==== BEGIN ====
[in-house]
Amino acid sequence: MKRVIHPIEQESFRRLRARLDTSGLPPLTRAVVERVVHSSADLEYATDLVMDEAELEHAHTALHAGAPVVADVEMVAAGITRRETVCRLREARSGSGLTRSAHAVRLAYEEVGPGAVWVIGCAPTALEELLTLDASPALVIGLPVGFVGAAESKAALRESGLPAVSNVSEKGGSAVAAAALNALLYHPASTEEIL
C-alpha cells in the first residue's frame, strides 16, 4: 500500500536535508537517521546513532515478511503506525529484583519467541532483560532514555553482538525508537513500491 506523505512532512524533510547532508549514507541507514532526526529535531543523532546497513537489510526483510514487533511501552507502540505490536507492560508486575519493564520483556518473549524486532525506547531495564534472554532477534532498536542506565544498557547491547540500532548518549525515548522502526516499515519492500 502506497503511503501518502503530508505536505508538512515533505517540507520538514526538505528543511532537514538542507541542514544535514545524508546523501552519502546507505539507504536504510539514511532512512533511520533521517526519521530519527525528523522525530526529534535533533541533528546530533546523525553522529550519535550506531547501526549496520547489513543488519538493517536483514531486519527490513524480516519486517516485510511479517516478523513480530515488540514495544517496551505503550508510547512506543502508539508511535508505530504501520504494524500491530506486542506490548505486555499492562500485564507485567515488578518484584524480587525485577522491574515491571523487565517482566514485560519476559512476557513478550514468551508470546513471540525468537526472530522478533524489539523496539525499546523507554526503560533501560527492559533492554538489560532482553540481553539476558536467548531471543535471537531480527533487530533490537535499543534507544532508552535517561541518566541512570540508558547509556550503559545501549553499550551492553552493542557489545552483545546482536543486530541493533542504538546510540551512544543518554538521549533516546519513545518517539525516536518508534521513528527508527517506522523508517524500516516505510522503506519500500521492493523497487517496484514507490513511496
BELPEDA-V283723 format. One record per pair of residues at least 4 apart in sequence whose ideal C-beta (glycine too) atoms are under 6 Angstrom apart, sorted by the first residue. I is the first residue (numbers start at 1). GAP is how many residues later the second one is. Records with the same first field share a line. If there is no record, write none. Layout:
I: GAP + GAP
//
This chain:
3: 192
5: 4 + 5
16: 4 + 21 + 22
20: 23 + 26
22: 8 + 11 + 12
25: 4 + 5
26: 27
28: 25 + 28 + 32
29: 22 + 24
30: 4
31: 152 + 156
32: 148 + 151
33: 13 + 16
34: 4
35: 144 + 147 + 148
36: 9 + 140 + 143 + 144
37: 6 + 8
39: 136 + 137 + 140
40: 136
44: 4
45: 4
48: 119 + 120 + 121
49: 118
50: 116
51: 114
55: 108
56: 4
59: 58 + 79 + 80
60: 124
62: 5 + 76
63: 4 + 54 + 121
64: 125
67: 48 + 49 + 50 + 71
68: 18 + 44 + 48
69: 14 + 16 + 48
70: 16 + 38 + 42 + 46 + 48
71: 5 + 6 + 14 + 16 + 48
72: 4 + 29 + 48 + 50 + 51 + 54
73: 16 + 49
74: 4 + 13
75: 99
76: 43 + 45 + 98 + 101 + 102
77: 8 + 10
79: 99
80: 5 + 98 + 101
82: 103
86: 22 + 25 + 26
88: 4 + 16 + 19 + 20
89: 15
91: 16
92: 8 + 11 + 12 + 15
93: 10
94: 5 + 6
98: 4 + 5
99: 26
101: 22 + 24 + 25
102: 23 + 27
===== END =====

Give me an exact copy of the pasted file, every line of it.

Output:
[in-house]
Amino acid sequence: MKRVIHPIEQESFRRLRARLDTSGLPPLTRAVVERVVHSSADLEYATDLVMDEAELEHAHTALHAGAPVVADVEMVAAGITRRETVCRLREARSGSGLTRSAHAVRLAYEEVGPGAVWVIGCAPTALEELLTLDASPALVIGLPVGFVGAAESKAALRESGLPAVSNVSEKGGSAVAAAALNALLYHPASTEEIL
C-alpha cells in the first residue's frame, strides 16, 4: 500500500536535508537517521546513532515478511503506525529484583519467541532483560532514555553482538525508537513500491 506523505512532512524533510547532508549514507541507514532526526529535531543523532546497513537489510526483510514487533511501552507502540505490536507492560508486575519493564520483556518473549524486532525506547531495564534472554532477534532498536542506565544498557547491547540500532548518549525515548522502526516499515519492500 502506497503511503501518502503530508505536505508538512515533505517540507520538514526538505528543511532537514538542507541542514544535514545524508546523501552519502546507505539507504536504510539514511532512512533511520533521517526519521530519527525528523522525530526529534535533533541533528546530533546523525553522529550519535550506531547501526549496520547489513543488519538493517536483514531486519527490513524480516519486517516485510511479517516478523513480530515488540514495544517496551505503550508510547512506543502508539508511535508505530504501520504494524500491530506486542506490548505486555499492562500485564507485567515488578518484584524480587525485577522491574515491571523487565517482566514485560519476559512476557513478550514468551508470546513471540525468537526472530522478533524489539523496539525499546523507554526503560533501560527492559533492554538489560532482553540481553539476558536467548531471543535471537531480527533487530533490537535499543534507544532508552535517561541518566541512570540508558547509556550503559545501549553499550551492553552493542557489545552483545546482536543486530541493533542504538546510540551512544543518554538521549533516546519513545518517539525516536518508534521513528527508527517506522523508517524500516516505510522503506519500500521492493523497487517496484514507490513511496
BELPEDA-V283723 format. One record per pair of residues at least 4 apart in sequence whose ideal C-beta (glycine too) atoms are under 6 Angstrom apart, sorted by the first residue. I is the first residue (numbers start at 1). GAP is how many residues later the second one is. Records with the same first field share a line. If there is no record, write none. Layout:
I: GAP + GAP
//
This chain:
3: 192
5: 4 + 5
16: 4 + 21 + 22
20: 23 + 26
22: 8 + 11 + 12
25: 4 + 5
26: 27
28: 25 + 28 + 32
29: 22 + 24
30: 4
31: 152 + 156
32: 148 + 151
33: 13 + 16
34: 4
35: 144 + 147 + 148
36: 9 + 140 + 143 + 144
37: 6 + 8
39: 136 + 137 + 140
40: 136
44: 4
45: 4
48: 119 + 120 + 121
49: 118
50: 116
51: 114
55: 108
56: 4
59: 58 + 79 + 80
60: 124
62: 5 + 76
63: 4 + 54 + 121
64: 125
67: 48 + 49 + 50 + 71
68: 18 + 44 + 48
69: 14 + 16 + 48
70: 16 + 38 + 42 + 46 + 48
71: 5 + 6 + 14 + 16 + 48
72: 4 + 29 + 48 + 50 + 51 + 54
73: 16 + 49
74: 4 + 13
75: 99
76: 43 + 45 + 98 + 101 + 102
77: 8 + 10
79: 99
80: 5 + 98 + 101
82: 103
86: 22 + 25 + 26
88: 4 + 16 + 19 + 20
89: 15
91: 16
92: 8 + 11 + 12 + 15
93: 10
94: 5 + 6
98: 4 + 5
99: 26
101: 22 + 24 + 25
102: 23 + 27